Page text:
Friday, April 10, 2015

Anbar First?

With Tikrit in Iraq's hands (more or less), does Iraq strike north or west? I've long figured west is the best choice to protect Baghdad and avoid losing a re-Awakened Sunni Arab alliance by leaving them to the tender mercies of ISIL for too long. Iraq seems to be thinking of going west.

This is interesting:

Iraq's premier said Wednesday that the country's "next battle" is to retake Anbar province from the Islamic State jihadist group, his most direct statement yet on Baghdad's target after Tikrit.

"Our next stand and battle will be here in the land of Anbar to completely liberate it," Haider al-Abadi said from a base in the province west of Baghdad, according to his office.

He was visiting Anbar to "check on preparations" for the upcoming military campaign.

Back in October, I figured that Anbar needed attention before Mosul did, when considering where to allocate the US-trained forces we would bolster.

This was based on the Surge-era importance of securing eastern Anbar in order to protect the Baghdad region from that direction.

I'd also like to note that Jordan is shifting forces away from the border with Israel:

Jordan has moved some of its security forces away from its border with Israel to beef up security on its Iraqi and Syrian frontier in recent weeks and months, according to Israeli defence officials.

So an Iraqi offensive west could be supported by a Jordanian offensive east.

That's what I'd do, anyway.

UPDATE: I don't know what our plans are, but Iraq sure seems to want to address Anbar right now:

Iraqi security forces launched a counter-attack on Islamic State in the western province of Anbar on Monday, seeking to reverse an early setback in a new campaign to recapture the country's Sunni heartland.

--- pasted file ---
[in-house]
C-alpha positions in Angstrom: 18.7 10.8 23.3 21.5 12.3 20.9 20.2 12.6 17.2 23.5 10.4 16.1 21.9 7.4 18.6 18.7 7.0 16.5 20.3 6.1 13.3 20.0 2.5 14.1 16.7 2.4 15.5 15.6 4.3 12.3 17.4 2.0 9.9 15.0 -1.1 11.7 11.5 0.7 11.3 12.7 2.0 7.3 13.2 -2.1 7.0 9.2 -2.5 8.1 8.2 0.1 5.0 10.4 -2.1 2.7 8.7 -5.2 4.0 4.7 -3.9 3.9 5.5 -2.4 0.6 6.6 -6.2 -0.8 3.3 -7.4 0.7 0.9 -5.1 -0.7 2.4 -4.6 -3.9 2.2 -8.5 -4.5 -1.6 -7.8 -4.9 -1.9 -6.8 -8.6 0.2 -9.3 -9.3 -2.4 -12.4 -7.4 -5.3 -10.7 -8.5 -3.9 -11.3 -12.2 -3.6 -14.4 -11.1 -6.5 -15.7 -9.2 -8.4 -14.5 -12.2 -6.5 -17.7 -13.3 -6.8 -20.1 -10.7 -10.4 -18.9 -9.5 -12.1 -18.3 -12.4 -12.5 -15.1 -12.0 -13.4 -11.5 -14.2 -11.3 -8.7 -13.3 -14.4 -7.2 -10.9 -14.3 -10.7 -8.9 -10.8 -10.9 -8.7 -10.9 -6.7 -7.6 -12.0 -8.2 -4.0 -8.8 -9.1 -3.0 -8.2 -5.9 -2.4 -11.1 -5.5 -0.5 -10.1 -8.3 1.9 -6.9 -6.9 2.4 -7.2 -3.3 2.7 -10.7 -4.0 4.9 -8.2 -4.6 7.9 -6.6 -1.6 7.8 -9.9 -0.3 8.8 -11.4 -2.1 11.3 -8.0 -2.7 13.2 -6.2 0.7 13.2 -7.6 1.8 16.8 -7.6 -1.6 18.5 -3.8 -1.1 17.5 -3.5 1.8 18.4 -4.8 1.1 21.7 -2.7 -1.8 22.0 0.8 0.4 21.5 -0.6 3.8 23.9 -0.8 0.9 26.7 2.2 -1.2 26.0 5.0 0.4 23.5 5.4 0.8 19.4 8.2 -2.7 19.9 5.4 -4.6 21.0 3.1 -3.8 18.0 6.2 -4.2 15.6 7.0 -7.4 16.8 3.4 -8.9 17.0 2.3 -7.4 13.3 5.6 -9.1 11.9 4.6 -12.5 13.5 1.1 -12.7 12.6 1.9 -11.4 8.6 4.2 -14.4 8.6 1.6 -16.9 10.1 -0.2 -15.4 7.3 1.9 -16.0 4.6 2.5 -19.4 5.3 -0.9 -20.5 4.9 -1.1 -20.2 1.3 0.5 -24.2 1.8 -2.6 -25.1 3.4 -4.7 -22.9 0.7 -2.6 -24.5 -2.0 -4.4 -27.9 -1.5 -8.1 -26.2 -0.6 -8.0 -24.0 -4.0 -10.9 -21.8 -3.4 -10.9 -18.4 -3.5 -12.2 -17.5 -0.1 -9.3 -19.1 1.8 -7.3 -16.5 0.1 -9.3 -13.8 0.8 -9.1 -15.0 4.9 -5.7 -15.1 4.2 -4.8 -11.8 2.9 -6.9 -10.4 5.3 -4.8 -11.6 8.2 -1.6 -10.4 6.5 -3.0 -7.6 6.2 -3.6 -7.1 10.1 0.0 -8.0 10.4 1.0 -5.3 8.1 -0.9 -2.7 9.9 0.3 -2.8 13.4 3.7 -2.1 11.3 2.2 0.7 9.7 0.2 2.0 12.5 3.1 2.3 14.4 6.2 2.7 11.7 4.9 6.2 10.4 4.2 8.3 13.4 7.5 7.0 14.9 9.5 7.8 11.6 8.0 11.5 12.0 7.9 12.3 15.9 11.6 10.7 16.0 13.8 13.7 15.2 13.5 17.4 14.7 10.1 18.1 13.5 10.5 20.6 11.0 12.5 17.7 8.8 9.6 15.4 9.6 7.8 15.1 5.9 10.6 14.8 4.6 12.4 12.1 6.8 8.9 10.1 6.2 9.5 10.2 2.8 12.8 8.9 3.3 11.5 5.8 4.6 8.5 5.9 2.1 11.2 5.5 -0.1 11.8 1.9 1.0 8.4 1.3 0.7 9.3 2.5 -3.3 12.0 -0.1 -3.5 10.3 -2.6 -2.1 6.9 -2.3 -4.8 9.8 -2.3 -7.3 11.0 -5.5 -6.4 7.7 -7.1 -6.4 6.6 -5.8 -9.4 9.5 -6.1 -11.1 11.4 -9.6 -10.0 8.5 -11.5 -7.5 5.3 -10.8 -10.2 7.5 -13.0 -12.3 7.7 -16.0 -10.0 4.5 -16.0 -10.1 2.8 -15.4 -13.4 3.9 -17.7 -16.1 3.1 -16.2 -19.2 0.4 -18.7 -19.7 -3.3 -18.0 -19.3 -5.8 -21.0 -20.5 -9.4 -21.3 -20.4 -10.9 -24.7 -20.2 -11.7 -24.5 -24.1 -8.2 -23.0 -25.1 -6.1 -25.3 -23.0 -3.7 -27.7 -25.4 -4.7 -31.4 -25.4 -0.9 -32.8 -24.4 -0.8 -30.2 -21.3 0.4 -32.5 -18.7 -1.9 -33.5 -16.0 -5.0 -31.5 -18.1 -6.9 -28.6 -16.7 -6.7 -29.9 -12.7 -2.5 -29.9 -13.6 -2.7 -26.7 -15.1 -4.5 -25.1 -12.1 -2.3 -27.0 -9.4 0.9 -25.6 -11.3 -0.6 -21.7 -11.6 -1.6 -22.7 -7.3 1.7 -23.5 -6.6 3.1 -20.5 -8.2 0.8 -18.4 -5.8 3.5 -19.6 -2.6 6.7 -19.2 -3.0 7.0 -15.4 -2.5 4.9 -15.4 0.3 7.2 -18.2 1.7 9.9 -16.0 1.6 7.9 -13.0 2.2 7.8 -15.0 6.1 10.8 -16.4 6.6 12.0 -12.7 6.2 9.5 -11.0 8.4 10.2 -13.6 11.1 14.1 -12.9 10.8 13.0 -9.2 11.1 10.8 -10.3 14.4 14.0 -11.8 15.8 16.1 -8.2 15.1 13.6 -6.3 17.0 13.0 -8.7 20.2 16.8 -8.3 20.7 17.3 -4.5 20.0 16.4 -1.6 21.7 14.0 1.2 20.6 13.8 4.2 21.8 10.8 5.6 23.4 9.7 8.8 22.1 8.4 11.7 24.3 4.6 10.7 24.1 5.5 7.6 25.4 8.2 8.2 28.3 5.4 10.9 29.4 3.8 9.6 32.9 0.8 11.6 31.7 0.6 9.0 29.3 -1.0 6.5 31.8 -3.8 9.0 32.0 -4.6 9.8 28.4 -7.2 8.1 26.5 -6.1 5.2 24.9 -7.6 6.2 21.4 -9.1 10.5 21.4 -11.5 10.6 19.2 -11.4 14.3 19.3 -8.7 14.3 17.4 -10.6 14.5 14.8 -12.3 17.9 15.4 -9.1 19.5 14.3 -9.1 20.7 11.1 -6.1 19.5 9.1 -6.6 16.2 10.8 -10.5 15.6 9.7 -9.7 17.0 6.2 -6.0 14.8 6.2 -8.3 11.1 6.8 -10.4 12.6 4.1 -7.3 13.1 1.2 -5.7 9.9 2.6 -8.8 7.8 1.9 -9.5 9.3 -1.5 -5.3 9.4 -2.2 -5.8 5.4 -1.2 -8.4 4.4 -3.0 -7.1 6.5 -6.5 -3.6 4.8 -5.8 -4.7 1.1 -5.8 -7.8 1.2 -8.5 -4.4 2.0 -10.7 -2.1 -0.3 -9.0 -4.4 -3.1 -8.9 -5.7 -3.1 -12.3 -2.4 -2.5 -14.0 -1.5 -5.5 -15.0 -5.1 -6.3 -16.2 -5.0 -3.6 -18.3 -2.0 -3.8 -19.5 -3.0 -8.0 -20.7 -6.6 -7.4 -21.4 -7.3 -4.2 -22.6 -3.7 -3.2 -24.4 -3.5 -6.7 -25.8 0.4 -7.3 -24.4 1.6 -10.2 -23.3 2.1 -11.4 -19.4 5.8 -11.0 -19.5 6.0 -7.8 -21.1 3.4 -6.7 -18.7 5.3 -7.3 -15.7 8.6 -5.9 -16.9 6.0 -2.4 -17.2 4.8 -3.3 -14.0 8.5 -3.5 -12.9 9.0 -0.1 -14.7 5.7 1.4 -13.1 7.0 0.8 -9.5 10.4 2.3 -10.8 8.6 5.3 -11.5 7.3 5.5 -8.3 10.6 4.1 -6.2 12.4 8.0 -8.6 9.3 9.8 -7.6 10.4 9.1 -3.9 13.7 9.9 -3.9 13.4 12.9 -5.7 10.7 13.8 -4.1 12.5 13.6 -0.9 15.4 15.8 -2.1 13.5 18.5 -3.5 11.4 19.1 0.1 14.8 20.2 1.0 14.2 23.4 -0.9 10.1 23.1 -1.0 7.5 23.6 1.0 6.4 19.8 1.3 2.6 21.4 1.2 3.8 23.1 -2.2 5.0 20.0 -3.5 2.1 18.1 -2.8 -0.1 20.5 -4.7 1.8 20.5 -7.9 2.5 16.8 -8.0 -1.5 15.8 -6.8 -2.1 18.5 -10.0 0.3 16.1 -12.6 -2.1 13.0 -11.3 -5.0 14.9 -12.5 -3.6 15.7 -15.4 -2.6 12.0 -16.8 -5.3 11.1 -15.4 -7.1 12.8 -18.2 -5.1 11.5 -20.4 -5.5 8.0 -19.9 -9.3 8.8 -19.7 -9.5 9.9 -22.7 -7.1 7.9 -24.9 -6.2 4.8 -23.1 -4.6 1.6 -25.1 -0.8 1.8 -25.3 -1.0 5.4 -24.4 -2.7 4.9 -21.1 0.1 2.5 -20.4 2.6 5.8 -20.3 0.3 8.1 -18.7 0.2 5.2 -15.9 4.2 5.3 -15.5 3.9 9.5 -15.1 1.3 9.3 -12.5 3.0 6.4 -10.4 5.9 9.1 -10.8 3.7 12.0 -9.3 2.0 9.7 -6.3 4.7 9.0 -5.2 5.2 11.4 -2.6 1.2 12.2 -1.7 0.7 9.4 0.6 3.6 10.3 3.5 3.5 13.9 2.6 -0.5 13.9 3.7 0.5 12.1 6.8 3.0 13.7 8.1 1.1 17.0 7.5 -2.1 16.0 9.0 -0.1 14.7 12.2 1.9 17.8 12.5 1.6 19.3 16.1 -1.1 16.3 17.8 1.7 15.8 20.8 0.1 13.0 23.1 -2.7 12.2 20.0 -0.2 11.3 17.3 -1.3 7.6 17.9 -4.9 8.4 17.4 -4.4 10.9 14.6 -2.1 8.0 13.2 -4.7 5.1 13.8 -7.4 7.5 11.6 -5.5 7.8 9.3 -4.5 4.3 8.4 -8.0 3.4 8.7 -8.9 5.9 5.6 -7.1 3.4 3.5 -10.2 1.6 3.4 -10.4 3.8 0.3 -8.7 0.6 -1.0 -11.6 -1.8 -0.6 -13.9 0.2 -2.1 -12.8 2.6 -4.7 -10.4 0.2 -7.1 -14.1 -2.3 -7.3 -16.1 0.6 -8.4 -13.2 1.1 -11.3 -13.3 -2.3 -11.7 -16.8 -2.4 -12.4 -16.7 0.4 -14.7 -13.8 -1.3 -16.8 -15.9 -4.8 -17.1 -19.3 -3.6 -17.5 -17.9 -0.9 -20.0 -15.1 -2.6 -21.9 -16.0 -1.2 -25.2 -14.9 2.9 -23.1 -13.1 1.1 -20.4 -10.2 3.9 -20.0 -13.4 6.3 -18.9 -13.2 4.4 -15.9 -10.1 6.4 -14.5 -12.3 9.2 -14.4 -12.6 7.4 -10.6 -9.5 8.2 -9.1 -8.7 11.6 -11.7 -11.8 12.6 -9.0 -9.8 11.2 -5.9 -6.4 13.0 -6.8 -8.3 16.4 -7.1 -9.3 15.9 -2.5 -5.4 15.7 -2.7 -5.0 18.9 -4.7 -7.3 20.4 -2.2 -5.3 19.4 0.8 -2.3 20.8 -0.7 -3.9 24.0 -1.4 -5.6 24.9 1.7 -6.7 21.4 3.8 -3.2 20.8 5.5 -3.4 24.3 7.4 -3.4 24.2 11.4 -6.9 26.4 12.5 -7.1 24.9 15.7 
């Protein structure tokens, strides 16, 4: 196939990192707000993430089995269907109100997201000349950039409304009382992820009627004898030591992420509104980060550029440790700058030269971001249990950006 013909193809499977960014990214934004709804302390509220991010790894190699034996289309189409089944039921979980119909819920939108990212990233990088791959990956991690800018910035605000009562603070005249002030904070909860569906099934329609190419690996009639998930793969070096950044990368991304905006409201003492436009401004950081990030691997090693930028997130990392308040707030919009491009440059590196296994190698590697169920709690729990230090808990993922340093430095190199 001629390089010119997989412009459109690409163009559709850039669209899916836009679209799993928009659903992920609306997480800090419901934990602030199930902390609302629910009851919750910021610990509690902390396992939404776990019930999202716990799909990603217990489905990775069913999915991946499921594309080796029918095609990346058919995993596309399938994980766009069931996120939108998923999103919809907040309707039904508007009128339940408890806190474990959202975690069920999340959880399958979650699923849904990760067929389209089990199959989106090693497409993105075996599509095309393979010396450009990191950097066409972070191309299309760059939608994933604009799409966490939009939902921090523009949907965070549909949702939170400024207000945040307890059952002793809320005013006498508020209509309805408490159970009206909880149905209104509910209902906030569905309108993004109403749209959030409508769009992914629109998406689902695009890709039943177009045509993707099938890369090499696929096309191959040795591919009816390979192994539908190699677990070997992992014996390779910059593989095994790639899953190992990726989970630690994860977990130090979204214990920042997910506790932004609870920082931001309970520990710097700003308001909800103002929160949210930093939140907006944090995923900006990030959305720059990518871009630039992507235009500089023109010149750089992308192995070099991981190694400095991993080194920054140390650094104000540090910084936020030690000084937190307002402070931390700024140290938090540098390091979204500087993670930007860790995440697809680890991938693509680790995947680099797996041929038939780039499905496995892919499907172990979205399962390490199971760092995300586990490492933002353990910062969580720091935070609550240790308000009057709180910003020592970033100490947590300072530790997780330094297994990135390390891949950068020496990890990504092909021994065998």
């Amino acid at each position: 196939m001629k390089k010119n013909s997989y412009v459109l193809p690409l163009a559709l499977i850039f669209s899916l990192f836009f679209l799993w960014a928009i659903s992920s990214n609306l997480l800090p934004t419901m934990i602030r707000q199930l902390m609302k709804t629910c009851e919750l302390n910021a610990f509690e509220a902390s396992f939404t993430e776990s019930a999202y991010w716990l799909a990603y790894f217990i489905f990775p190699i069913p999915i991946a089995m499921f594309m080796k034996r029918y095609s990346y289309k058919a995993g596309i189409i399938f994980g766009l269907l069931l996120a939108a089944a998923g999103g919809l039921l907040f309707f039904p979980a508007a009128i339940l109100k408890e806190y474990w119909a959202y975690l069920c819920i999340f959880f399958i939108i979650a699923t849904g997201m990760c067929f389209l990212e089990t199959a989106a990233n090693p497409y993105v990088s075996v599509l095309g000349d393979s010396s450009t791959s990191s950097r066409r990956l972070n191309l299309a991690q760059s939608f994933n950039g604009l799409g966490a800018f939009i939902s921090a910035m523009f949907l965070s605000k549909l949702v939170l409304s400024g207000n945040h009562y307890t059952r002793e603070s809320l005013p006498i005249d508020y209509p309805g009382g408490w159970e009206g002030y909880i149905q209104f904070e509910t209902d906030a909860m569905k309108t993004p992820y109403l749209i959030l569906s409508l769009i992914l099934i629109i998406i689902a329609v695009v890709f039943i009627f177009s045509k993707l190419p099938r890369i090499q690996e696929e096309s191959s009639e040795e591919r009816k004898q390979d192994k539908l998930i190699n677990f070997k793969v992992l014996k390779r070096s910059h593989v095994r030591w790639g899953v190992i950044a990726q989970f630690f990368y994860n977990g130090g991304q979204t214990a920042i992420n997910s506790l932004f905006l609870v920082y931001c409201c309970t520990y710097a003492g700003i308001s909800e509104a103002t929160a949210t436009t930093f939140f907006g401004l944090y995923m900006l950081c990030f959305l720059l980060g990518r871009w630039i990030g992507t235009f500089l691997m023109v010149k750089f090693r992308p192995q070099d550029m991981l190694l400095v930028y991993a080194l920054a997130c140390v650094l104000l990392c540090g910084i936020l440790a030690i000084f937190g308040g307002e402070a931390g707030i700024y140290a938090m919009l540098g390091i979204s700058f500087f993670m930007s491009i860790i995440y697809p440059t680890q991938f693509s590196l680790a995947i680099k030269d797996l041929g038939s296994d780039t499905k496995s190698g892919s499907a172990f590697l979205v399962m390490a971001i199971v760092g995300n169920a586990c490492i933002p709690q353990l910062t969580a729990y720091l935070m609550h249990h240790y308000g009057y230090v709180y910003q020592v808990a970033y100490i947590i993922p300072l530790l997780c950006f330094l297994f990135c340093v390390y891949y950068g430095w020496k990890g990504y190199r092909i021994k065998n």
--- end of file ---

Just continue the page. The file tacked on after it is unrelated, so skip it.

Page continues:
Prime Minister Haider al-Abadi announced the new Anbar offensive last week, but Islamic State (IS) then overran two districts on the northern outskirts of the provincial capital Ramadi.

We want to go north:

American officials say it makes the most sense to push further north toward Islamic State’s de facto capital of Mosul, Iraq’s second-largest city.

“It’s what makes tactical and operational sense,” said a U.S. military official. “You secure 50% of Iraq and the majority of populated Iraq, then you push west. You push the enemy back into Syria.”

It's a good article, and it notes that Kurdish forces have helped to cut ISIL supply lines from Syria to Mosul. That will degrade the Mosul defenders, although I assume that doesn't mean the city is completely cut off.

I think it makes military sense to deprive ISIL of advanced positions in eastern Anbar that they use to send terrorists into Baghdad.

I think it makes military sense to help Sunni Arabs reject ISIL, after being in their grip for over a year now, to demonstrate to those in the north that it really is safe and worthwhile to reject ISIL after so many of them welcomed ISIL in June 2014.

And honestly, I don't know why we can't have simultaneous--or nearly so--offensives in both places.

We aren't the only ones training Iraqi forces, after all. Australia is sending more troops for that purpose.

Boko Haram shows what happens when jihadi killers face decent troops:

Boko Haram had become accustomed to the poorly lead and inept Nigerian troops and appear to have been surprised by the more effective forces from Cameroon, Chad and Niger. With only about 4,000 full time armed members, Boko Haram lost about half that force to casualties, capture and desertion since the joint offensive began in late February.

Not that they aren't capable of killing those unable to fight back:

Since early 2014 Boko Haram has kidnapped and enslaved over 2,000 young women (most of them teenagers) in the north. Most of these were Christian, who are seen as fair game by Islamic terrorists. Few of these captives have been found and liberated. The recent offensive against Boko Haram resulted in over a hundred of these captive women being murdered by Boko Haram to ensure they were not freed by advancing soldiers.

War on women, anyone? Are microaggressions really important?